Three movie directors with too much hype
I sometimes wonder how it is that certain movie directors earn enough cachet in Hollywood to become name brands. Sure, I can understand the idea of a “name brand” being applied to the likes of Steven Spielberg or Martin Scorsese or a dozen others — although it should be noted that Spielberg is more of a “brand” (because of his mainstream appeal) whereas Scorsese is more of a guy who is thought of as a famous and respected director rather than a “brand.”
Such directors who have “brand name” status often get their name put right into the marketing campaign, for example: “A Steven Spielberg film” or “Martin Scorsese’s Gangs of New York.” These are well-established directors who have earned the reputation and right to have their name prominently displayed along with the title.
But then there are directors-turned-brands that I just don’t at all understand. Or in some cases, I might understand it, but I don’t necessarily like it. Let’s take a look at the three that stand out in my mind.
Michael Bay started to become famous in the mid 1990s after the release of Bad Boys and The Rock. I’m pretty sure that by the time Armageddon came around — which, let’s face it, is what really solidified his reputation at the box office — Bay’s name was being said in the marketing campaign: “Armageddon. A Michael Bay film.”
Granted, Michael Bay might be the most deserving of recent directors to achieve this status. Because, for better or worse, when you see a Michael Bay movie, you KNOW it’s a Michael Bay movie. His style is unmistakable. Sometimes laughable, and sometimes annoying like a hammer to the head, maybe, but unmistakable nonetheless.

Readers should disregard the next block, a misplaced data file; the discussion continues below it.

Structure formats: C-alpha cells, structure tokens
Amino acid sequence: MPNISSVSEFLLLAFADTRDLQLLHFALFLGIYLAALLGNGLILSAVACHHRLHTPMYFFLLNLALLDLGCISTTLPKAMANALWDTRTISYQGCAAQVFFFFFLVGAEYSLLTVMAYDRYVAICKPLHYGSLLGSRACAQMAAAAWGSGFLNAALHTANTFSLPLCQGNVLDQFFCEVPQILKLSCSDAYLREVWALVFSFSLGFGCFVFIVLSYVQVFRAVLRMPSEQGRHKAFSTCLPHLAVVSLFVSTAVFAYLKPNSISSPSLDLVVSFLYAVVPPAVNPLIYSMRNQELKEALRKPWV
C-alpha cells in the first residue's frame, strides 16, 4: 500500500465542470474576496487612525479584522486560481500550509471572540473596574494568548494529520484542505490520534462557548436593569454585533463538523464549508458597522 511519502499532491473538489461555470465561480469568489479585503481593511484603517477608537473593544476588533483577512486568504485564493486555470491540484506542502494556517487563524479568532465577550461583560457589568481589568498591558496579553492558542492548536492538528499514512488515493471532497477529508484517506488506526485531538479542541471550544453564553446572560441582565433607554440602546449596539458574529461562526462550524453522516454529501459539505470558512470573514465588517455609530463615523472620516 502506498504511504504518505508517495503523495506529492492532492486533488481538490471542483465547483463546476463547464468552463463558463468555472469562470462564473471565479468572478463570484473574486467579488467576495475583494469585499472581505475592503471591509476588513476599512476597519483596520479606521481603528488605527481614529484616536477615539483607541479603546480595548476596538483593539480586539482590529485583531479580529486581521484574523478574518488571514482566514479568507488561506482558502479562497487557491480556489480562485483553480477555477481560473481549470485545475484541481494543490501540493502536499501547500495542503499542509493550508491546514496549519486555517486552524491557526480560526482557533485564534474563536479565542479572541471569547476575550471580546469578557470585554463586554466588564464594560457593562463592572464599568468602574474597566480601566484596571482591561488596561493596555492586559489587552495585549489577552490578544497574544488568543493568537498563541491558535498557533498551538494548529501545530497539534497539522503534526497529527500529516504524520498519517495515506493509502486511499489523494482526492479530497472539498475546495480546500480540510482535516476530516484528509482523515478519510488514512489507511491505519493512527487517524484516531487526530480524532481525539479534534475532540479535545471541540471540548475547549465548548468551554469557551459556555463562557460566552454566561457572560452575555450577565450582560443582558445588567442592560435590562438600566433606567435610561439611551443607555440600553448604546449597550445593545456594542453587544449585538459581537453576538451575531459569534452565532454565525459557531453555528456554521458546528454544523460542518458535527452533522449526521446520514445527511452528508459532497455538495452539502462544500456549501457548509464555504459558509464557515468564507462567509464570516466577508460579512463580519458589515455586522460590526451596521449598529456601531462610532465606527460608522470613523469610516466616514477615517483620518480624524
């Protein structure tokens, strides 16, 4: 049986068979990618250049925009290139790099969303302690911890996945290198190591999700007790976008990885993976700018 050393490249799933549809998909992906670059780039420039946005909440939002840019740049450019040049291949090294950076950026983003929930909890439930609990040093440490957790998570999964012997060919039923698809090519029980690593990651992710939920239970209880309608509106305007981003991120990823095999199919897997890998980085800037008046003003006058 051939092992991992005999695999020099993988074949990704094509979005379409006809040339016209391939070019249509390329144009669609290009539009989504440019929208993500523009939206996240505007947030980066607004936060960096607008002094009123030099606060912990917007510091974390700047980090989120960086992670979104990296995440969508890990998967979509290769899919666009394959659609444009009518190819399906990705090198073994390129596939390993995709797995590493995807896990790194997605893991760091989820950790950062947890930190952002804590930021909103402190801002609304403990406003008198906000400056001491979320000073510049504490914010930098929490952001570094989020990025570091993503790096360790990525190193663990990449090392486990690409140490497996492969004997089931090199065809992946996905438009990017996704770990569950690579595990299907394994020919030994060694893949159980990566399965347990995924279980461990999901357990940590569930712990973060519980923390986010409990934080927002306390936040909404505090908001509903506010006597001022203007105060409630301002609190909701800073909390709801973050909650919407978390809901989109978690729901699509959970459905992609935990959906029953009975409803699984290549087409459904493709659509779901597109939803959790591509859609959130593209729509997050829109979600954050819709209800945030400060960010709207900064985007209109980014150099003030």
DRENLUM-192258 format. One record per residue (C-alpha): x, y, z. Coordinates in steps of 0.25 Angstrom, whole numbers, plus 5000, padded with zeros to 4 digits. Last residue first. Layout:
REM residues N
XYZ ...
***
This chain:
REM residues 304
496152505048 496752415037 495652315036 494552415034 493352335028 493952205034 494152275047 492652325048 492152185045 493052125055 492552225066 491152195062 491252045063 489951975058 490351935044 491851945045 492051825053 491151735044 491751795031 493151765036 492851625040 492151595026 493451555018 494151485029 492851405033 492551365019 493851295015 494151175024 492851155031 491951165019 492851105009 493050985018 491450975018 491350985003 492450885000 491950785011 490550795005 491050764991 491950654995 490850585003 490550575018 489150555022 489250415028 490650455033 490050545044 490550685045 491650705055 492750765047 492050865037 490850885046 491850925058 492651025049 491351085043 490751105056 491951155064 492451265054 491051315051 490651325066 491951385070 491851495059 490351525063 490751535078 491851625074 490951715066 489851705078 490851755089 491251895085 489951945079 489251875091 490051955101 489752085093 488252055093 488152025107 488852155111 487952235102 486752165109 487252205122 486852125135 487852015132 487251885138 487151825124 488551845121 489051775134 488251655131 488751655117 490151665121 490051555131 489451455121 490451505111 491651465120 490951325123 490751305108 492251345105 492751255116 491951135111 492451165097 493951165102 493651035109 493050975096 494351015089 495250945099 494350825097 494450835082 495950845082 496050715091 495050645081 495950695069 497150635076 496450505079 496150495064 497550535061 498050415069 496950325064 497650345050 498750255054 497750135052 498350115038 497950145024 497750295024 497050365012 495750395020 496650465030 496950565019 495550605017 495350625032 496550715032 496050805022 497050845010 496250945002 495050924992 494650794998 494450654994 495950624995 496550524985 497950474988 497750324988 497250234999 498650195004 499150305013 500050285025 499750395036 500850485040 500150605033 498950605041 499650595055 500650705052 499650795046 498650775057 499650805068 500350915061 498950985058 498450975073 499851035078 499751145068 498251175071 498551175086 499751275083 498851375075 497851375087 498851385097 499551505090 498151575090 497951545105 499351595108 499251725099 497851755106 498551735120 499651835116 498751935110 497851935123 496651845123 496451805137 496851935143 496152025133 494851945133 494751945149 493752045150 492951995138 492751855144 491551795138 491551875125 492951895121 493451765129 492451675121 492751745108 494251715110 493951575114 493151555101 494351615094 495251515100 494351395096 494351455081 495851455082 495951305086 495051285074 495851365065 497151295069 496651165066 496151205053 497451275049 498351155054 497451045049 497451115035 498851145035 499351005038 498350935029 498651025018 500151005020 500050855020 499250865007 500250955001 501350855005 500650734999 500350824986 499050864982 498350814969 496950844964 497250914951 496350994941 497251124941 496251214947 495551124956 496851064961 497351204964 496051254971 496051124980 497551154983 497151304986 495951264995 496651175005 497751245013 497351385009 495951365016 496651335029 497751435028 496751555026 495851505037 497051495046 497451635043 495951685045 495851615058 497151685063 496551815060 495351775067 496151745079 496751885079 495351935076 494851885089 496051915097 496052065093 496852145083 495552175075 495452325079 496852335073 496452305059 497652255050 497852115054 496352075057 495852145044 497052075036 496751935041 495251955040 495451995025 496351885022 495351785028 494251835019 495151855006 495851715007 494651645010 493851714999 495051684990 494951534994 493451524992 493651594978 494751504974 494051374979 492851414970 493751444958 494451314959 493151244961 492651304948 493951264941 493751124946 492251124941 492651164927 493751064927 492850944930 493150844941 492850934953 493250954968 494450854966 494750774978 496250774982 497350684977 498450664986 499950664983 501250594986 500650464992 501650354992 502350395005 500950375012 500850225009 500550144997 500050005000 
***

Bay arrived from uber-producer Jerry Bruckheimer’s school of film, where the virtues are to be loud, flashy, superficial, and “polished” to an almost ridiculous excess. Bruckheimer has employed a host of directors in the 1990s and 2000s that all went to the same school — Tony Scott, Simon West, several others — but probably none have quite the same notoriety as Bay, who has surpassed even Bruckheimer in terms of his overwrought reputation.
Armageddon was borderline unwatchable because of the camera that never, ever stopped moving and the constant, constant edits (every 1 to 2 seconds), the way-overdone slow-motion, and the general need for every shot to look like it was trying to ooze cinematic polish. After a while, it becomes ridiculous. You aren’t watching a movie, you’re watching a trailer. Roger Ebert put it best when he called Armageddon “the first 150-minute trailer.” Yes, that’s it exactly.
With, The Island, Bay proved he could settle down. The first half of that movie was as restrained as anything from a reasonable director, although the second half was A MICHAEL BAY FILM, with cars flipping through the air and shit blowing up, etc., and a camera with a visual style that was unmistakably BAY.
Similarly, the entertaining Transformers was able to dial it down during its comedy scenes before turning into A MICHAEL BAY FILM in the last half-hour of more-than-meets-the-eye robo-mayhem.
Bay is probably one of the most successful directors currently working. But I bet it’s safe to say that most people regard him as an engine for loud, soulless summer fun. He’s hyped not because he’s a good director or because he has any taste, but because he’s the hired gun you call in to make over-the-top popcorn flicks with lots of action and special effects and no characters.
I’m not even going to mention Pearl Harbor — whoops, just did.
M. Night Shyamalan
M. Night Shyamalan is like the polar opposite of Michael Bay. Here’s a guy whose movies, in their film techniques, embody the very notion of less being more. The style worked well in The Sixth Sense, which had the storytelling and emotional content to go along with its last-scene twist, which was really quite brilliant in its understated way.